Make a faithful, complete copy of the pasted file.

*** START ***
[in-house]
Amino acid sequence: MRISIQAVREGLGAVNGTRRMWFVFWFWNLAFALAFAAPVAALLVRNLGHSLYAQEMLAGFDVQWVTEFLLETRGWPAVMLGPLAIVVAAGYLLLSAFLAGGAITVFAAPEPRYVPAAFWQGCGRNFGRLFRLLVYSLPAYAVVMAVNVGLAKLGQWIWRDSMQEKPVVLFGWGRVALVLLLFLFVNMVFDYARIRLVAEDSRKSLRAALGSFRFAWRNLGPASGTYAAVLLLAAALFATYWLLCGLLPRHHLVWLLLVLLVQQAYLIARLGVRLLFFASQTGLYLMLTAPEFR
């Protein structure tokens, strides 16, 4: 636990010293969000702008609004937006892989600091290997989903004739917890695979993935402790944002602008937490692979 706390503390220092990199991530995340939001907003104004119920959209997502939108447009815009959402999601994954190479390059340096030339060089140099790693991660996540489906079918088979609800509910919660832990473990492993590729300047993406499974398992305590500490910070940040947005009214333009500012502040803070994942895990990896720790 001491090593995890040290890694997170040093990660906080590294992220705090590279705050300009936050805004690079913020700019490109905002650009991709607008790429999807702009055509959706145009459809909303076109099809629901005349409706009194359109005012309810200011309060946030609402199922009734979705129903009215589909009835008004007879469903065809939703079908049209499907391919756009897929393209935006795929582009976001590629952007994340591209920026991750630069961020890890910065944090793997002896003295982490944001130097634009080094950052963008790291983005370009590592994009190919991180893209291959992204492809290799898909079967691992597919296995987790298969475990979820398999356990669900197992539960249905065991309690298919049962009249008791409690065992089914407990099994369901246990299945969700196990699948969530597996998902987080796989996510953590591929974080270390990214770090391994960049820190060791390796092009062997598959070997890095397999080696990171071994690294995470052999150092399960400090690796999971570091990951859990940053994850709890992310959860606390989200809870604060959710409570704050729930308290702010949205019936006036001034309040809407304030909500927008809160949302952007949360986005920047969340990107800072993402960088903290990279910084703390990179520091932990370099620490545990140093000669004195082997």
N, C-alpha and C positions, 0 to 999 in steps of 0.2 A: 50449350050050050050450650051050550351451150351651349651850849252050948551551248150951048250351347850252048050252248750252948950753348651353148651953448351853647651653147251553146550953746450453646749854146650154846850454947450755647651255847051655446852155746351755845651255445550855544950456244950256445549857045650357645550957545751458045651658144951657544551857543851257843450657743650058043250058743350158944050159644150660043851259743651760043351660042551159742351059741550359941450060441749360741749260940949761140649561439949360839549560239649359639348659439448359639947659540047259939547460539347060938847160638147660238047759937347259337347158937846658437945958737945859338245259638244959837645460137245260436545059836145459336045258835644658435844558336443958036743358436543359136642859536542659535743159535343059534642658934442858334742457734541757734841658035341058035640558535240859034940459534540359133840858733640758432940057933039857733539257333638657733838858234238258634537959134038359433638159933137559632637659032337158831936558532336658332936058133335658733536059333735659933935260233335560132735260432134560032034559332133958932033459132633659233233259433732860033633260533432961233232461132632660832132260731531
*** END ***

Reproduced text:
[in-house]
Amino acid sequence: MRISIQAVREGLGAVNGTRRMWFVFWFWNLAFALAFAAPVAALLVRNLGHSLYAQEMLAGFDVQWVTEFLLETRGWPAVMLGPLAIVVAAGYLLLSAFLAGGAITVFAAPEPRYVPAAFWQGCGRNFGRLFRLLVYSLPAYAVVMAVNVGLAKLGQWIWRDSMQEKPVVLFGWGRVALVLLLFLFVNMVFDYARIRLVAEDSRKSLRAALGSFRFAWRNLGPASGTYAAVLLLAAALFATYWLLCGLLPRHHLVWLLLVLLVQQAYLIARLGVRLLFFASQTGLYLMLTAPEFR
């Protein structure tokens, strides 16, 4: 636990010293969000702008609004937006892989600091290997989903004739917890695979993935402790944002602008937490692979 706390503390220092990199991530995340939001907003104004119920959209997502939108447009815009959402999601994954190479390059340096030339060089140099790693991660996540489906079918088979609800509910919660832990473990492993590729300047993406499974398992305590500490910070940040947005009214333009500012502040803070994942895990990896720790 001491090593995890040290890694997170040093990660906080590294992220705090590279705050300009936050805004690079913020700019490109905002650009991709607008790429999807702009055509959706145009459809909303076109099809629901005349409706009194359109005012309810200011309060946030609402199922009734979705129903009215589909009835008004007879469903065809939703079908049209499907391919756009897929393209935006795929582009976001590629952007994340591209920026991750630069961020890890910065944090793997002896003295982490944001130097634009080094950052963008790291983005370009590592994009190919991180893209291959992204492809290799898909079967691992597919296995987790298969475990979820398999356990669900197992539960249905065991309690298919049962009249008791409690065992089914407990099994369901246990299945969700196990699948969530597996998902987080796989996510953590591929974080270390990214770090391994960049820190060791390796092009062997598959070997890095397999080696990171071994690294995470052999150092399960400090690796999971570091990951859990940053994850709890992310959860606390989200809870604060959710409570704050729930308290702010949205019936006036001034309040809407304030909500927008809160949302952007949360986005920047969340990107800072993402960088903290990279910084703390990179520091932990370099620490545990140093000669004195082997």
N, C-alpha and C positions, 0 to 999 in steps of 0.2 A: 50449350050050050050450650051050550351451150351651349651850849252050948551551248150951048250351347850252048050252248750252948950753348651353148651953448351853647651653147251553146550953746450453646749854146650154846850454947450755647651255847051655446852155746351755845651255445550855544950456244950256445549857045650357645550957545751458045651658144951657544551857543851257843450657743650058043250058743350158944050159644150660043851259743651760043351660042551159742351059741550359941450060441749360741749260940949761140649561439949360839549560239649359639348659439448359639947659540047259939547460539347060938847160638147660238047759937347259337347158937846658437945958737945859338245259638244959837645460137245260436545059836145459336045258835644658435844558336443958036743358436543359136642859536542659535743159535343059534642658934442858334742457734541757734841658035341058035640558535240859034940459534540359133840858733640758432940057933039857733539257333638657733838858234238258634537959134038359433638159933137559632637659032337158831936558532336658332936058133335658733536059333735659933935260233335560132735260432134560032034559332133958932033459132633659233233259433732860033633260533432961233232461132632660832132260731531